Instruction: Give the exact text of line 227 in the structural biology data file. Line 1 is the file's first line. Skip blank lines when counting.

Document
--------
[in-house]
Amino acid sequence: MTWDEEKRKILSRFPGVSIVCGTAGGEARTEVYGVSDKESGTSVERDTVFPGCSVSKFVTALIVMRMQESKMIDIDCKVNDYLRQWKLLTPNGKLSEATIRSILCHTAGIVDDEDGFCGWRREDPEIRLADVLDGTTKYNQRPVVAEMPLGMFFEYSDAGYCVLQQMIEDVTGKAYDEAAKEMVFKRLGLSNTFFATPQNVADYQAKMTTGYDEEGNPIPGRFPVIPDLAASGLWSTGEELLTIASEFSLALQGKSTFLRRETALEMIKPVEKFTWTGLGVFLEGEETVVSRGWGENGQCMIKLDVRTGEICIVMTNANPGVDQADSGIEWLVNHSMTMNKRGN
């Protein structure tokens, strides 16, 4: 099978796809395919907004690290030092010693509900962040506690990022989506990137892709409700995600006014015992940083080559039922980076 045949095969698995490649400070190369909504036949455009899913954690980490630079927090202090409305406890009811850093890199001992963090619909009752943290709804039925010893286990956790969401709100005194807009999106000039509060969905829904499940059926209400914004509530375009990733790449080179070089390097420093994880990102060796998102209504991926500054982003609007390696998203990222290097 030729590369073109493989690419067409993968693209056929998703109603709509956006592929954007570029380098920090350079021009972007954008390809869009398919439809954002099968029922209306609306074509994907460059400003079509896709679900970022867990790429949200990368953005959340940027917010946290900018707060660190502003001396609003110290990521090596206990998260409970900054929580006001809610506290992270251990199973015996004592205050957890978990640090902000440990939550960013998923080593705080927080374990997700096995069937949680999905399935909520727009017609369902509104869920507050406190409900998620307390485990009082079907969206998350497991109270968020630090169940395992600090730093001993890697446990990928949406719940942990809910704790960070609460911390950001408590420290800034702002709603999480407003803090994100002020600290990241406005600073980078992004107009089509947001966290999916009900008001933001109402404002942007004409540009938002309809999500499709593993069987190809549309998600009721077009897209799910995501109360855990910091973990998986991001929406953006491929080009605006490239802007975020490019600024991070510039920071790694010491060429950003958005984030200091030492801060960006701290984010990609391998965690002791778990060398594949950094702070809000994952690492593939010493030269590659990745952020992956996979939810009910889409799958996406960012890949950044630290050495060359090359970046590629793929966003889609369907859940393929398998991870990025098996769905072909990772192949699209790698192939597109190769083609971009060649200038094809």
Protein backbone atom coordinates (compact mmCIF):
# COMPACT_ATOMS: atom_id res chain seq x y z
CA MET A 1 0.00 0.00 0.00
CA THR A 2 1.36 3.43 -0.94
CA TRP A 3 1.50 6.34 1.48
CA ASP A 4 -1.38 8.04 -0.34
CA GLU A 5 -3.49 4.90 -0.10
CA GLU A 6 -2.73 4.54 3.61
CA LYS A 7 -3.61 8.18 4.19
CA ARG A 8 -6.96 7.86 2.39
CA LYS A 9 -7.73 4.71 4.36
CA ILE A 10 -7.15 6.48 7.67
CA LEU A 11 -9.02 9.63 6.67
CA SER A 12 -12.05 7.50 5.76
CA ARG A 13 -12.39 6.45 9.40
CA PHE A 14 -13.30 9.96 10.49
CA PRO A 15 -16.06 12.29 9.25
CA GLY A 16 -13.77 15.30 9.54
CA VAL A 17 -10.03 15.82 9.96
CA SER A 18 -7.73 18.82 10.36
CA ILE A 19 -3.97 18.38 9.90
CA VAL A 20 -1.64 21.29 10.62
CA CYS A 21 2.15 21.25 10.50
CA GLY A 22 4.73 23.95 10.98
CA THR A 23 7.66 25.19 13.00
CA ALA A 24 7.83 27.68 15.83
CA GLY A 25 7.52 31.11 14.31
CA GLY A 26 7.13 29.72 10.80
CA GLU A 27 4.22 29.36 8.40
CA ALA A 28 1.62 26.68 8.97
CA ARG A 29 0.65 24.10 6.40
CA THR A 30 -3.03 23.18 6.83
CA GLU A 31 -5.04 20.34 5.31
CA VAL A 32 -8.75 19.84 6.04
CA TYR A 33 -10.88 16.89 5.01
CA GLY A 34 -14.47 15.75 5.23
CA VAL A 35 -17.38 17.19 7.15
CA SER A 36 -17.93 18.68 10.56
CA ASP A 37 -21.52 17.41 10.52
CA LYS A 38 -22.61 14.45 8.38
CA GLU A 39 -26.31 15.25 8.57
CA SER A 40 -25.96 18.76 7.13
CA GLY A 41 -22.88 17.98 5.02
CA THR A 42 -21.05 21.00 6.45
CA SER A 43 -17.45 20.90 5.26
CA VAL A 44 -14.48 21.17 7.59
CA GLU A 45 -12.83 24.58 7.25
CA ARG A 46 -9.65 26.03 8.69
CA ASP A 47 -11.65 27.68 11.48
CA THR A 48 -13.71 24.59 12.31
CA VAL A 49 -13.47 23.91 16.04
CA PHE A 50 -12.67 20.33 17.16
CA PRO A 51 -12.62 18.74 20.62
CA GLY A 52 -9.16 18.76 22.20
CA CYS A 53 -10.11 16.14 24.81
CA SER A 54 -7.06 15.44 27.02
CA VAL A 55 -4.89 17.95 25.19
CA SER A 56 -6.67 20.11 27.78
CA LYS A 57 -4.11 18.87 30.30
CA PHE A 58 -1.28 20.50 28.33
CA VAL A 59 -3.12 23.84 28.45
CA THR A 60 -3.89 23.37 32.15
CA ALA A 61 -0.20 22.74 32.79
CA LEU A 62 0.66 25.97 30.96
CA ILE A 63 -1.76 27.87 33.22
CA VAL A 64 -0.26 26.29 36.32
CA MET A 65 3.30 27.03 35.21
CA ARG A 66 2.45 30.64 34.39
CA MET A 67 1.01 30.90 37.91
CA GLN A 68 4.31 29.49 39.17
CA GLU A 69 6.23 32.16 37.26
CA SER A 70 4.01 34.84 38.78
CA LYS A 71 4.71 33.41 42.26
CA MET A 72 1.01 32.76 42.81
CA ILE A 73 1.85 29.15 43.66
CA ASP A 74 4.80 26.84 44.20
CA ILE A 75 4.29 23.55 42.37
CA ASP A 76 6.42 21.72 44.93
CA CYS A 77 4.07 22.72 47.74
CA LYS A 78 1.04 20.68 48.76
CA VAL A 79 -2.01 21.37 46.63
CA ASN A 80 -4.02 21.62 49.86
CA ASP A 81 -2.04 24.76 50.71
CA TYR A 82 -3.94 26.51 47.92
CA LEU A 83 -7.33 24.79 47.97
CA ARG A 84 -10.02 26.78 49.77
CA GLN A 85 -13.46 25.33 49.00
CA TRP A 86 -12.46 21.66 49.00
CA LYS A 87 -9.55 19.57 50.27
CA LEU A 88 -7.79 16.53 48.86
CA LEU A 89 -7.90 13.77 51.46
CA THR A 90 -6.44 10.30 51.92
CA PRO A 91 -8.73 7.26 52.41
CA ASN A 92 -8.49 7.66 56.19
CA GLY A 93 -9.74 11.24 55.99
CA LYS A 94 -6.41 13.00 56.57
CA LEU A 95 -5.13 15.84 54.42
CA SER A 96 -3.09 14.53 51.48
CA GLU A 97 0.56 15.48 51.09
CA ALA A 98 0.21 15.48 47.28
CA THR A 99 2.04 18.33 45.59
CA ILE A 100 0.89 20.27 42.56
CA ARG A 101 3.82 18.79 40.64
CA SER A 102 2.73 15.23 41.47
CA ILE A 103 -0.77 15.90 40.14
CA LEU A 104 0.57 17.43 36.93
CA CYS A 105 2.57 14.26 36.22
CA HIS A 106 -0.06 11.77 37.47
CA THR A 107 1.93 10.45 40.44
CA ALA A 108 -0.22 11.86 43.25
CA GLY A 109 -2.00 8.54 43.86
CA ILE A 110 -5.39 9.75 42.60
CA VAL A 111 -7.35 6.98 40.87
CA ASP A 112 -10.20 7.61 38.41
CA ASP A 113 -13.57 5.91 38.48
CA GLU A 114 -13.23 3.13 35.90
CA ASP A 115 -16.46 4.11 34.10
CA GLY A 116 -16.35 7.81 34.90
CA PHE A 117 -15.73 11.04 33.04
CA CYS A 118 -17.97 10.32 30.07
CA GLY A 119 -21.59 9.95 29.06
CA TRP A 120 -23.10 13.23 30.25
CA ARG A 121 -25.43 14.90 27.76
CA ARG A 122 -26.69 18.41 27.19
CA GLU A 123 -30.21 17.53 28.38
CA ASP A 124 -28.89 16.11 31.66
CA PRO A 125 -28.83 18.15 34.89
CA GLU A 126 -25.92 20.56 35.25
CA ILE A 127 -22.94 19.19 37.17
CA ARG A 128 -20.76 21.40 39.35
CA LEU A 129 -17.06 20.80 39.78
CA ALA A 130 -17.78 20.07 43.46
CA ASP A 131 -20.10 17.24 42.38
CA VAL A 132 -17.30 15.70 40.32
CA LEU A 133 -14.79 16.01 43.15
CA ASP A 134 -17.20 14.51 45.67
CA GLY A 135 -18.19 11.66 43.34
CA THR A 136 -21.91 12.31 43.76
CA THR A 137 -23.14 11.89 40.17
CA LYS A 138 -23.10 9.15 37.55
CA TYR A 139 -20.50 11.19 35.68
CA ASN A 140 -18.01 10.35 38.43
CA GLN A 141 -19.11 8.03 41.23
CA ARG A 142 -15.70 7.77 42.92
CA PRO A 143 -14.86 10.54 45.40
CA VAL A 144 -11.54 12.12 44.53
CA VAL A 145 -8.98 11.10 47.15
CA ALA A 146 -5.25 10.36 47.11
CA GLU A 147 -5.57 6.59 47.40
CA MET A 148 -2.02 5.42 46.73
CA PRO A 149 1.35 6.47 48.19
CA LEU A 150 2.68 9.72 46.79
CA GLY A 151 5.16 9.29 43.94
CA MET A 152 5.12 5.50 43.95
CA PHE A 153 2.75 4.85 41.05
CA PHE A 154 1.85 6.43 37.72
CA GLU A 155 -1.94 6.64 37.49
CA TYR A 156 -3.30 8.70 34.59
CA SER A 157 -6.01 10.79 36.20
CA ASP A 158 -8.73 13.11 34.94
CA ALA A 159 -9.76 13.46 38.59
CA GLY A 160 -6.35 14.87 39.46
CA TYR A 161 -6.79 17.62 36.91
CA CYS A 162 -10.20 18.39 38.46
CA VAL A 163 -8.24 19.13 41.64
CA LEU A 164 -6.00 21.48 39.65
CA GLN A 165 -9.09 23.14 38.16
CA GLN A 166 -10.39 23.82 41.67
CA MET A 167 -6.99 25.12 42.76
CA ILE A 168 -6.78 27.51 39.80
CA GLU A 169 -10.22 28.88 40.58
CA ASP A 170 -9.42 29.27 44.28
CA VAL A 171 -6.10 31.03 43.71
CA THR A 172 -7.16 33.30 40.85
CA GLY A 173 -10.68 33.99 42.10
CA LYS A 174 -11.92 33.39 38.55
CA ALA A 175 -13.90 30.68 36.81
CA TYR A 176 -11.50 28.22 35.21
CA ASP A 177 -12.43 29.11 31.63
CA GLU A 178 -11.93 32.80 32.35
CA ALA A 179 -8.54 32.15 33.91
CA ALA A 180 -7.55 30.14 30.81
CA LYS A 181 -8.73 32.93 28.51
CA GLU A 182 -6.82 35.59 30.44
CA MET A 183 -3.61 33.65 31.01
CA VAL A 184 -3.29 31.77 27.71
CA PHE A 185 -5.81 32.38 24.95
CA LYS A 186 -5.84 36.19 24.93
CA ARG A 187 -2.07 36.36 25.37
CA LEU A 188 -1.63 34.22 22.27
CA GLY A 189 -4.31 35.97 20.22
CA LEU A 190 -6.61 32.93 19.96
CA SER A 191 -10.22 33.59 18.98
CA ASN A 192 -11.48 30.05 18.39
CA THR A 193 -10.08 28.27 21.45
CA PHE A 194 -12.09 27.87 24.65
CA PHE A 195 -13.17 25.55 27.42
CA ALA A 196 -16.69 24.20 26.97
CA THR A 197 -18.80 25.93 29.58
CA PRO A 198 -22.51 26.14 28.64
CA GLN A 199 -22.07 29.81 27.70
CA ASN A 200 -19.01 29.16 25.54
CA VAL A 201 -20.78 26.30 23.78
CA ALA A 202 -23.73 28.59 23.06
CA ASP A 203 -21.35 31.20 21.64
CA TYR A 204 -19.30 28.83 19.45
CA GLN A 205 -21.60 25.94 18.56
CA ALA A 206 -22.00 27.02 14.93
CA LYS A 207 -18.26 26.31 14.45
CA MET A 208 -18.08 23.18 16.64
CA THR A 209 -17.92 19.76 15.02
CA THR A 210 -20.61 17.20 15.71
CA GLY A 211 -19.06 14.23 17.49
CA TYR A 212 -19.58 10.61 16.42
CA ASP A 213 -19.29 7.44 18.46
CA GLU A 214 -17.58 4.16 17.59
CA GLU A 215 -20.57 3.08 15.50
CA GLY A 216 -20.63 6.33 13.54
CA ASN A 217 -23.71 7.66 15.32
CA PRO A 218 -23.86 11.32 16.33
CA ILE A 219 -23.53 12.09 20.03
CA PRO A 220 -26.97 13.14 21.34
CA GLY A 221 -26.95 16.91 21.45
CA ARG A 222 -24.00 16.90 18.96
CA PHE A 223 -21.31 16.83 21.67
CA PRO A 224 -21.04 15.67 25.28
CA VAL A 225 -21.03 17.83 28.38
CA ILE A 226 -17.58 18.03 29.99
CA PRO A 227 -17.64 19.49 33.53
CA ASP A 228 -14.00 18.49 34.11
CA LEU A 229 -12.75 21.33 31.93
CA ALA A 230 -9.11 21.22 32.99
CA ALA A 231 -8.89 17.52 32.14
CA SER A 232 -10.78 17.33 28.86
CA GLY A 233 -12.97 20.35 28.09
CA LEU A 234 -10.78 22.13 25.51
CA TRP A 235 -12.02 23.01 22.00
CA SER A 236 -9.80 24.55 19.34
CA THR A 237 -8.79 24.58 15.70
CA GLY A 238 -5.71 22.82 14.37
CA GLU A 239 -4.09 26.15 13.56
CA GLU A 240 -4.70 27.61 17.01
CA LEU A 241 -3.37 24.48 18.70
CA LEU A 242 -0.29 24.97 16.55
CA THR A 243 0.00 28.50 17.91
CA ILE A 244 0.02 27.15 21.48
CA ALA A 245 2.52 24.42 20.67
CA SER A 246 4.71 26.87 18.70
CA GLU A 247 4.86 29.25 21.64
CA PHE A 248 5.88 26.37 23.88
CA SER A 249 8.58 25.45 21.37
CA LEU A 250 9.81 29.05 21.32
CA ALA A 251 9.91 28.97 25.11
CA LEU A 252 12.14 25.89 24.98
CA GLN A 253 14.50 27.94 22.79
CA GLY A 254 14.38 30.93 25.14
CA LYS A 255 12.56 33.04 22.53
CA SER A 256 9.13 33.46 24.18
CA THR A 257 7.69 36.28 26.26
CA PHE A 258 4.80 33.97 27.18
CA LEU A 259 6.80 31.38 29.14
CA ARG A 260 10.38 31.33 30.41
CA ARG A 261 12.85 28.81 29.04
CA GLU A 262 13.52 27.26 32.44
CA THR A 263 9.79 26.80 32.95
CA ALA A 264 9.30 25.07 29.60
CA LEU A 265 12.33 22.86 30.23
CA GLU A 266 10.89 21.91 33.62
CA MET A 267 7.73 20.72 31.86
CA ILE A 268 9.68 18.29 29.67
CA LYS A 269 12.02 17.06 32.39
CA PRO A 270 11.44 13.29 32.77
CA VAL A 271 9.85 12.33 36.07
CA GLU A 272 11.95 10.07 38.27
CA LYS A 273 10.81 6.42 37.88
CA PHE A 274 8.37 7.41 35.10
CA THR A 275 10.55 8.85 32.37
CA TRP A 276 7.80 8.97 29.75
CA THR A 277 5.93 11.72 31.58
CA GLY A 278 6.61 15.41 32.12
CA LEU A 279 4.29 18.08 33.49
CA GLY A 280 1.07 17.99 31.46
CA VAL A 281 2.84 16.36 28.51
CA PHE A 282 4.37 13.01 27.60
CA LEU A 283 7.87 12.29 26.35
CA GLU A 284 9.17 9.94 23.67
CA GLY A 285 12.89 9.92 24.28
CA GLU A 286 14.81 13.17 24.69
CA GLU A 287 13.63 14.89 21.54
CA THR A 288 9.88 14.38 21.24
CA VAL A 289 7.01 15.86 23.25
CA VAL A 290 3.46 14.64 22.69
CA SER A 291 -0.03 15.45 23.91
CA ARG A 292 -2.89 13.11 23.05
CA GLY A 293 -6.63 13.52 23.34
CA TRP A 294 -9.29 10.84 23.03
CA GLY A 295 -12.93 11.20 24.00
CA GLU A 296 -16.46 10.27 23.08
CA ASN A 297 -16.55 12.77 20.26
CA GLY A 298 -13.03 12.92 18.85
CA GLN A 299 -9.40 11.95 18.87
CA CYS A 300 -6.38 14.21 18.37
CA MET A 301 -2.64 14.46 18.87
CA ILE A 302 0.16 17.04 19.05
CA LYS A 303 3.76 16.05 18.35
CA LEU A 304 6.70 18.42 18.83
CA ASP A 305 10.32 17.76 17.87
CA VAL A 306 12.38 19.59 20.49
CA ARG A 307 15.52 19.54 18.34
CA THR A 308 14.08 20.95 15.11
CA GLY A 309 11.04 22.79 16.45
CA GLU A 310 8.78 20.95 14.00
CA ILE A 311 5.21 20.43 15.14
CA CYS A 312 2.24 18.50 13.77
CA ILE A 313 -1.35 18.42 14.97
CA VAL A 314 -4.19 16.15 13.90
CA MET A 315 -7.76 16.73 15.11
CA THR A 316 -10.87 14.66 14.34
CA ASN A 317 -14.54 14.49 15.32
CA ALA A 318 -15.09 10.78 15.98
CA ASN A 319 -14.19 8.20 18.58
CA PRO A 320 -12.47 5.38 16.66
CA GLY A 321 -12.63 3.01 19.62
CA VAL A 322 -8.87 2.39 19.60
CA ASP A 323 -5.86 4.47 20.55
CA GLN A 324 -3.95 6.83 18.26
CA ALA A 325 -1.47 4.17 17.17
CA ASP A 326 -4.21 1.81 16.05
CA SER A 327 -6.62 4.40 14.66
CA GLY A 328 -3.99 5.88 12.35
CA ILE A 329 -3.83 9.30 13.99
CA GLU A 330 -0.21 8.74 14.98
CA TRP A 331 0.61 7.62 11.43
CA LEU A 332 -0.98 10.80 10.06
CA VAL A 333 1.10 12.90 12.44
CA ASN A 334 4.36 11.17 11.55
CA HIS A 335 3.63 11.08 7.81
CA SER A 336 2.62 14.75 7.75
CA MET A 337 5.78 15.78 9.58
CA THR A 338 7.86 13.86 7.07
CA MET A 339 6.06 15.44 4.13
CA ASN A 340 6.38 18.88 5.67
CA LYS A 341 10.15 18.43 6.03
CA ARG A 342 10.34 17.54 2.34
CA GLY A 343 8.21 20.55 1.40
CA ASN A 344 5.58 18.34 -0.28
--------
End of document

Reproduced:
CA ARG A 222 -24.00 16.90 18.96